(Source: 9to5mac.com)

When Apple launched the iPhone 7 Plus, one of the biggest features was the dual-camera system’s Portrait Mode. The mode gives images a DSLR-like background blur, albeit with some hiccups occassionally. Sometimes the effect looks unnatural or just blurs key areas of the photo.

On iOS 10, if you didn’t have the option to keep the normal photo enabled under Settings, you might’ve lost a perfectly good moment. It may not have been perfect on day one, but Apple has been making improvements to the effect over various iOS updates.

On iOS 11, photographers will now be able to disable the depth effect even after the photo has already been taken without managing the setting. Let’s take a look how.

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With the ability to take pictures as a Live Photo, with HDR enabled, or as Portrait Mode, iOS has seen its photo size needs increasing. To help with this, Apple has adopted two new camera formats for their latest devices on iOS 11, HEIF and HEVC. The change opens the doors for not only saving about 50% on storage but allowing Apple to include much more information in each photo or video.

The beneficial change is evident with Portrait Mode photos on iOS 11. No longer do photographers have to choose between keeping the normal photo and Portrait Mode, or just the Portrait Mode photo. On iOS 11, a photo taken in Portrait Mode can easily have its depth effect removed after the photo has been taken.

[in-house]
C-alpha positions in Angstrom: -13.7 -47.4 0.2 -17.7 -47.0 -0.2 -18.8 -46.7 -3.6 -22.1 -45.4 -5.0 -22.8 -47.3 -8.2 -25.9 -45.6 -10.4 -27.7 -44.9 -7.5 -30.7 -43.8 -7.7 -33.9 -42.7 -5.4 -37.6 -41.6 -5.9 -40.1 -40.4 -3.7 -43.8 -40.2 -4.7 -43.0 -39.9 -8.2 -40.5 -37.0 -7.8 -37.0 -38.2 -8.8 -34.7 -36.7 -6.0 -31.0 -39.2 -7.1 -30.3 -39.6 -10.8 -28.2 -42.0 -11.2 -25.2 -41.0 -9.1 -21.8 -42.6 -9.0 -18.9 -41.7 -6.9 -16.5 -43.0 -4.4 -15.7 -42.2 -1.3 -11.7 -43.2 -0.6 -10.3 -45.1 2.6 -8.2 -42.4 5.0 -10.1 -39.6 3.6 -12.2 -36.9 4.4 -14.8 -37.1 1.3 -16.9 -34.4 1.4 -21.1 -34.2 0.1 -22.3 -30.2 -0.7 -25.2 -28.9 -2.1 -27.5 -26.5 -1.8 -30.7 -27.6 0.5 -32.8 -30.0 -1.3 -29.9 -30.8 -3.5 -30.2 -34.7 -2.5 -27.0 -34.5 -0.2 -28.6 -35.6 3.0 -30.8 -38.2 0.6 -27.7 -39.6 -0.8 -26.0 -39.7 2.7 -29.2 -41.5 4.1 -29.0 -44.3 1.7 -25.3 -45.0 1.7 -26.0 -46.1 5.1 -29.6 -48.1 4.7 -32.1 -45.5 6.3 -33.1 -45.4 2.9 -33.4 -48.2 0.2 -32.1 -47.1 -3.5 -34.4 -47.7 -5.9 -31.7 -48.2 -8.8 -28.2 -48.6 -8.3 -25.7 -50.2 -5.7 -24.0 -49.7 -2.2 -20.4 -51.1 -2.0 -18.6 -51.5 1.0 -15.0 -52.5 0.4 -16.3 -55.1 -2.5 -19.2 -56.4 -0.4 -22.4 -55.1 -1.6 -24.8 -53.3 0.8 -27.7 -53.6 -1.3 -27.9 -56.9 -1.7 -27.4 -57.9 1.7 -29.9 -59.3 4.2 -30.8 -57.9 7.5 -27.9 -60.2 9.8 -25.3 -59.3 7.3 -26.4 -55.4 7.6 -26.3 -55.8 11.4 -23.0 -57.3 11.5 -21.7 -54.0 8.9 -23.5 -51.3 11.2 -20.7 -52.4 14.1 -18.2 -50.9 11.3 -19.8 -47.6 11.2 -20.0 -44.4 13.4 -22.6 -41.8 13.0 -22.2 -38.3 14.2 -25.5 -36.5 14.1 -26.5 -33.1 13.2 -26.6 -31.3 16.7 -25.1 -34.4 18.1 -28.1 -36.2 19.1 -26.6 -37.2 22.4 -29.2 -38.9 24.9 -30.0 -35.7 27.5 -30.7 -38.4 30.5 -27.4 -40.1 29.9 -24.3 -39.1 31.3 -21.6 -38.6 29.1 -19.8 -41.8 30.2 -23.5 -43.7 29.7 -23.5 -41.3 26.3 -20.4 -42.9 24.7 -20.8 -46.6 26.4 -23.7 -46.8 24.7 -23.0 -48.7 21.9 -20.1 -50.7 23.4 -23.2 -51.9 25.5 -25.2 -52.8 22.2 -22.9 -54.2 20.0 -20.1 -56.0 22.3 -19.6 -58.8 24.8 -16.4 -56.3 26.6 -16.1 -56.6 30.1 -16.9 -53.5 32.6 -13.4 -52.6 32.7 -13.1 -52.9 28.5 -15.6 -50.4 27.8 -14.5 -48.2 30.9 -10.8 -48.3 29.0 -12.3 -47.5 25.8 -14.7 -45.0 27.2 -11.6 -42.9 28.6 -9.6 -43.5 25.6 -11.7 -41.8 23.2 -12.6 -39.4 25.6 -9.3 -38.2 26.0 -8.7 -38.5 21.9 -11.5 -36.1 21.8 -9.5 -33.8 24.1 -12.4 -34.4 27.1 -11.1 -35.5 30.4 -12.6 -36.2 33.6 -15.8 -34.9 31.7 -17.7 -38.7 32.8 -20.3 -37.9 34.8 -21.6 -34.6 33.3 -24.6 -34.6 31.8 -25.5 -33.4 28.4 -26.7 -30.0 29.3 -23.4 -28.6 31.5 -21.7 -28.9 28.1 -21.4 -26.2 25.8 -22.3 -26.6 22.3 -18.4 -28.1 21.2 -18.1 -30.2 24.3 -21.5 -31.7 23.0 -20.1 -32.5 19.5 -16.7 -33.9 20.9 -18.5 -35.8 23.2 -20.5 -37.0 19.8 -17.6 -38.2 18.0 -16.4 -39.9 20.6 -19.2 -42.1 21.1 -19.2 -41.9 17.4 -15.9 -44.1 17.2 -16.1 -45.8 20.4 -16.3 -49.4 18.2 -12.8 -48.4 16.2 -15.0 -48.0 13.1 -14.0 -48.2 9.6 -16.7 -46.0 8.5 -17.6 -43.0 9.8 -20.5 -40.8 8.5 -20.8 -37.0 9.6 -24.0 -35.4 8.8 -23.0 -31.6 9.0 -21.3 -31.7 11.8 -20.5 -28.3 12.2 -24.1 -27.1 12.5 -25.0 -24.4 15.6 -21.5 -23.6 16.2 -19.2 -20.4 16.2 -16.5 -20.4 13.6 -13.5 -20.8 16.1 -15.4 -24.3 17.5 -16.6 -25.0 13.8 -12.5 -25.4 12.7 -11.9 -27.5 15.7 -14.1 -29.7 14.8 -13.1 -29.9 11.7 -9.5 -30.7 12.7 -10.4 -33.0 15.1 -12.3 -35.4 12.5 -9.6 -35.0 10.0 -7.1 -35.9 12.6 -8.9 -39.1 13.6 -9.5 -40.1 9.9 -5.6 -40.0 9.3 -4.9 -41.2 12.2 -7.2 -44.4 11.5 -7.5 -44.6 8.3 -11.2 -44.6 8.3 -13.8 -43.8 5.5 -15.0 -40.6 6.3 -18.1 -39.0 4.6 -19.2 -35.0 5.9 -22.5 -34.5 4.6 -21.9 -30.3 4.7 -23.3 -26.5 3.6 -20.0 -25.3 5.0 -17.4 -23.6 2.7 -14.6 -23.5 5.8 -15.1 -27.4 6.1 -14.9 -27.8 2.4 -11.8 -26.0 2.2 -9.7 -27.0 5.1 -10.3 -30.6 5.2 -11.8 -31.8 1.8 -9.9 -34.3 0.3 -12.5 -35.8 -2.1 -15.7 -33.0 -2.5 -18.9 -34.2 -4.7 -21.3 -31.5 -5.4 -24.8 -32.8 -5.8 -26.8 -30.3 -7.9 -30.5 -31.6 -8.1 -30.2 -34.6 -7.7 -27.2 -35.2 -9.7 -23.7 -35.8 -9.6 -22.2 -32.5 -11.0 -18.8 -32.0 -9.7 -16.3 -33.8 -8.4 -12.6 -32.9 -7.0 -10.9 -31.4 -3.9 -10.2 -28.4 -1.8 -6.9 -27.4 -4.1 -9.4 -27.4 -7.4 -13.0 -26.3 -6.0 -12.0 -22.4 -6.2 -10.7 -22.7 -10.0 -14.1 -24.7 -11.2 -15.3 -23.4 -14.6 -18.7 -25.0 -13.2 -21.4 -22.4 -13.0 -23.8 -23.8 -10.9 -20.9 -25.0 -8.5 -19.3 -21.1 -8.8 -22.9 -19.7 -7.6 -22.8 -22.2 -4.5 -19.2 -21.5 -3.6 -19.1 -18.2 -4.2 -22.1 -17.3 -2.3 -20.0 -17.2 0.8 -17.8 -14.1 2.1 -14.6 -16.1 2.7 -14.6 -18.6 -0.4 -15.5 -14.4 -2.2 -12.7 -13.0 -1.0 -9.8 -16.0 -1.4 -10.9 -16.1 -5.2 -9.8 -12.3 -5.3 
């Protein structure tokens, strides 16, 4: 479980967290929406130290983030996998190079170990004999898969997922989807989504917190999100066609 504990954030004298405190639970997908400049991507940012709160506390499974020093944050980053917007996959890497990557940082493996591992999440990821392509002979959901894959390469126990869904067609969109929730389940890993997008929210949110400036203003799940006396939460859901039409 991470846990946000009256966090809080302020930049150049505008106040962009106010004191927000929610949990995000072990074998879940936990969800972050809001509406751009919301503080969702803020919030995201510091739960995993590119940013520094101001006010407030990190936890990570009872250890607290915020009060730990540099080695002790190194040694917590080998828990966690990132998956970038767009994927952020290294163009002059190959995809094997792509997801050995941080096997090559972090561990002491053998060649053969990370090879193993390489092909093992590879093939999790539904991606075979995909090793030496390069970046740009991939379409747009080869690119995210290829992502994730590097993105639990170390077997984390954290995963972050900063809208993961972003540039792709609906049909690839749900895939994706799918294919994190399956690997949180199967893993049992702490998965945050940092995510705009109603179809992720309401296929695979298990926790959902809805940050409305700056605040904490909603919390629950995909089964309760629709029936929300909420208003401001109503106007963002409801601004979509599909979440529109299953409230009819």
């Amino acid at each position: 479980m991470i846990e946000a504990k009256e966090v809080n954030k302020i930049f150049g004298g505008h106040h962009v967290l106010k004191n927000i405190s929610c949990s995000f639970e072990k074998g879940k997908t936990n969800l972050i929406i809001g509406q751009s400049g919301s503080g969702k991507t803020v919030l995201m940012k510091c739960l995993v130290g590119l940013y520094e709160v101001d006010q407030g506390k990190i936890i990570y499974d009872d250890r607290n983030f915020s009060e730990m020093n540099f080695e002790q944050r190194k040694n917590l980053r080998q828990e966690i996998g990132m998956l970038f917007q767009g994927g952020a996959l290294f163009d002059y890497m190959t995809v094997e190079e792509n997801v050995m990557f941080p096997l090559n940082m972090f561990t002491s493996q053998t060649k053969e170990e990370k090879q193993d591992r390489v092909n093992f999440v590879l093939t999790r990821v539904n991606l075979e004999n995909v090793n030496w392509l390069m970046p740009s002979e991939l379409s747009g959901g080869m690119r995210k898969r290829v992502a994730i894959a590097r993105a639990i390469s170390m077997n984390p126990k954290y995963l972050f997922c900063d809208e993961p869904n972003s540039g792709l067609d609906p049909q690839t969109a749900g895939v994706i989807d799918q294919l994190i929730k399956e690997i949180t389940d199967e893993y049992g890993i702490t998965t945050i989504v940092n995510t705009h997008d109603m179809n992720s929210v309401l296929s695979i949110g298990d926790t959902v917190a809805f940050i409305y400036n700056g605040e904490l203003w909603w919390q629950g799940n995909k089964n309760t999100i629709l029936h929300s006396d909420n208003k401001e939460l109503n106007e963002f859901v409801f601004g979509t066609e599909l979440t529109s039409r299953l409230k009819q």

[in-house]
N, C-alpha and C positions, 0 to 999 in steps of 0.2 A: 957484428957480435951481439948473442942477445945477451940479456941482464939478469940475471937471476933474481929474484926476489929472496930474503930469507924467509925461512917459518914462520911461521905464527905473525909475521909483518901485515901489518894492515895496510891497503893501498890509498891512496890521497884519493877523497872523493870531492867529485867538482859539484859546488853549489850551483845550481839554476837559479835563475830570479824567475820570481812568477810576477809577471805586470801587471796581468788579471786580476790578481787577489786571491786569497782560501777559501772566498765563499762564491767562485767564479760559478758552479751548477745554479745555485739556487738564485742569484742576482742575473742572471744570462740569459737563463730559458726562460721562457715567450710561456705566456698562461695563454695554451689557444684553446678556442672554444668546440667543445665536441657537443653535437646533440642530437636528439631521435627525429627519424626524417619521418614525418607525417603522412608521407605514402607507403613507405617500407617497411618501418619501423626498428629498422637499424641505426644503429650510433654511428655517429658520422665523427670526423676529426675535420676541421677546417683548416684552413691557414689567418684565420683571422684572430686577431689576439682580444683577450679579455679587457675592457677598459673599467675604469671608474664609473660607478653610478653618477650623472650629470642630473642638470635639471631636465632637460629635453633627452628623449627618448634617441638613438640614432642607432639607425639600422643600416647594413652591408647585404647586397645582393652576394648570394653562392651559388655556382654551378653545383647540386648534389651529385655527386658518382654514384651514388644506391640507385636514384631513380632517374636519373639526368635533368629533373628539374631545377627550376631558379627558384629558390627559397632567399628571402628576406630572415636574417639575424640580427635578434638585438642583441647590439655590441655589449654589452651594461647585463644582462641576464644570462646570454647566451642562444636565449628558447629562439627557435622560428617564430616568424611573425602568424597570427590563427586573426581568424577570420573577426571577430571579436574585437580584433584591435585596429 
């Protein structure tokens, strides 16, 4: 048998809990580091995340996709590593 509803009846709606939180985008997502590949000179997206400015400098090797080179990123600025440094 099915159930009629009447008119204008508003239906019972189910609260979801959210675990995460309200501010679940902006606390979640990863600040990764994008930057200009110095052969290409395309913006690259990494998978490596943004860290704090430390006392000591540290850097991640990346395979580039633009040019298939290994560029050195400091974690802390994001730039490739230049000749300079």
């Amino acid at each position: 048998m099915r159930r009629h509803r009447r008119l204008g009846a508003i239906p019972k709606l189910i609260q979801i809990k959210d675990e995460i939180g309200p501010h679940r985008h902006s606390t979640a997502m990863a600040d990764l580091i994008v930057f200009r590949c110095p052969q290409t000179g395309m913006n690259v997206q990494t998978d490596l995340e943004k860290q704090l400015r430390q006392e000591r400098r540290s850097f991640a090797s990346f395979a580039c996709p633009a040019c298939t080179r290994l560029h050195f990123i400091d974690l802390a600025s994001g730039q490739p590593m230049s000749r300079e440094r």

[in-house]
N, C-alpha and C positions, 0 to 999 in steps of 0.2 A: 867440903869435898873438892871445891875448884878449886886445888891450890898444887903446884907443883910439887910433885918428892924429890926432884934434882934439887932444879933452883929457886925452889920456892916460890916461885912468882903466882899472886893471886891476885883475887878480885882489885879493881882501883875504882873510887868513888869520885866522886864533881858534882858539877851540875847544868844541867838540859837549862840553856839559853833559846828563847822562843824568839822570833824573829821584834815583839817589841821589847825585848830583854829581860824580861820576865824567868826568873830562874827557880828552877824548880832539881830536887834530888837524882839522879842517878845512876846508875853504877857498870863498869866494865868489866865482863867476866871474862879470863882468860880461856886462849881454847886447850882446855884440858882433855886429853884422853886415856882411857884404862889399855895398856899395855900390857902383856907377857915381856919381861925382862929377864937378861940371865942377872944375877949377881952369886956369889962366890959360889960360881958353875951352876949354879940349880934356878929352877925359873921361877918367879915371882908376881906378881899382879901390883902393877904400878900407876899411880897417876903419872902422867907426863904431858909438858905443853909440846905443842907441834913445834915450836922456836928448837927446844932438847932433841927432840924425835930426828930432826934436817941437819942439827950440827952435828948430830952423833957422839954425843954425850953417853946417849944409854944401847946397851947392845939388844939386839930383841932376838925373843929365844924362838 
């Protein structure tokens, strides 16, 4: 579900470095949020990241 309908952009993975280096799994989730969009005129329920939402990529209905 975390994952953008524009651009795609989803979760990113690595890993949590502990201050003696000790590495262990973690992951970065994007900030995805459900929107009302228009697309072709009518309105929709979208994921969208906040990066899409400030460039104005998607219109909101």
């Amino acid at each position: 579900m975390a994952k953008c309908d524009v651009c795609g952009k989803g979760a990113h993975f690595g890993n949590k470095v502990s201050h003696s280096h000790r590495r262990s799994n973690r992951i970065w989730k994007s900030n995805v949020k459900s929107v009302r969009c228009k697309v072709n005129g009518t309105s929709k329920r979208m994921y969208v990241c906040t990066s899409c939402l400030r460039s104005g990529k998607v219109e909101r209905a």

iOS 11 Taking Photo with Portrait Mode

To get started, simply launch the Camera app on your iPhone 7 Plus. Slide on over to Portrait Mode, and take the photo once you see “Depth Effect” appear at the top of your screen. From here, select the image’s thumbnail at the bottom left of the view or go to your Photos app to find it.

iOS 11 Editing Photo Depth Effect

Once the image is opened, select Edit. iOS 11 will automatically detect that the image has a depth effect applied and will show a small yellow button at the top of the view. Simply tapping this yellow Depth button will allow you to switch between the original photo and the one with the depth effect applied. This can prove especially useful when you later realize that the image you took with the effect just doesn’t look as great as you thought it would.

Alternating between the Depth effect being on and off shows just how dramatic the visual change can be.

Being able to disable the depth effect after the photo has been taken is a big plus for me. There have been plenty of times I’ve taken what looks to be a great photo, only to be ruined by the feathering around the edges that the effect can give. Conveniently disabling the effect afterward can revive some life into the photo.

Have you been using iOS 11 developer or public beta on your personal device? Have you seen improvements in Portrait Mode? What do you think of Apple’s new camera formats?

Catch up on all of our iOS 11 guides below:

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More Info: 9to5mac.com

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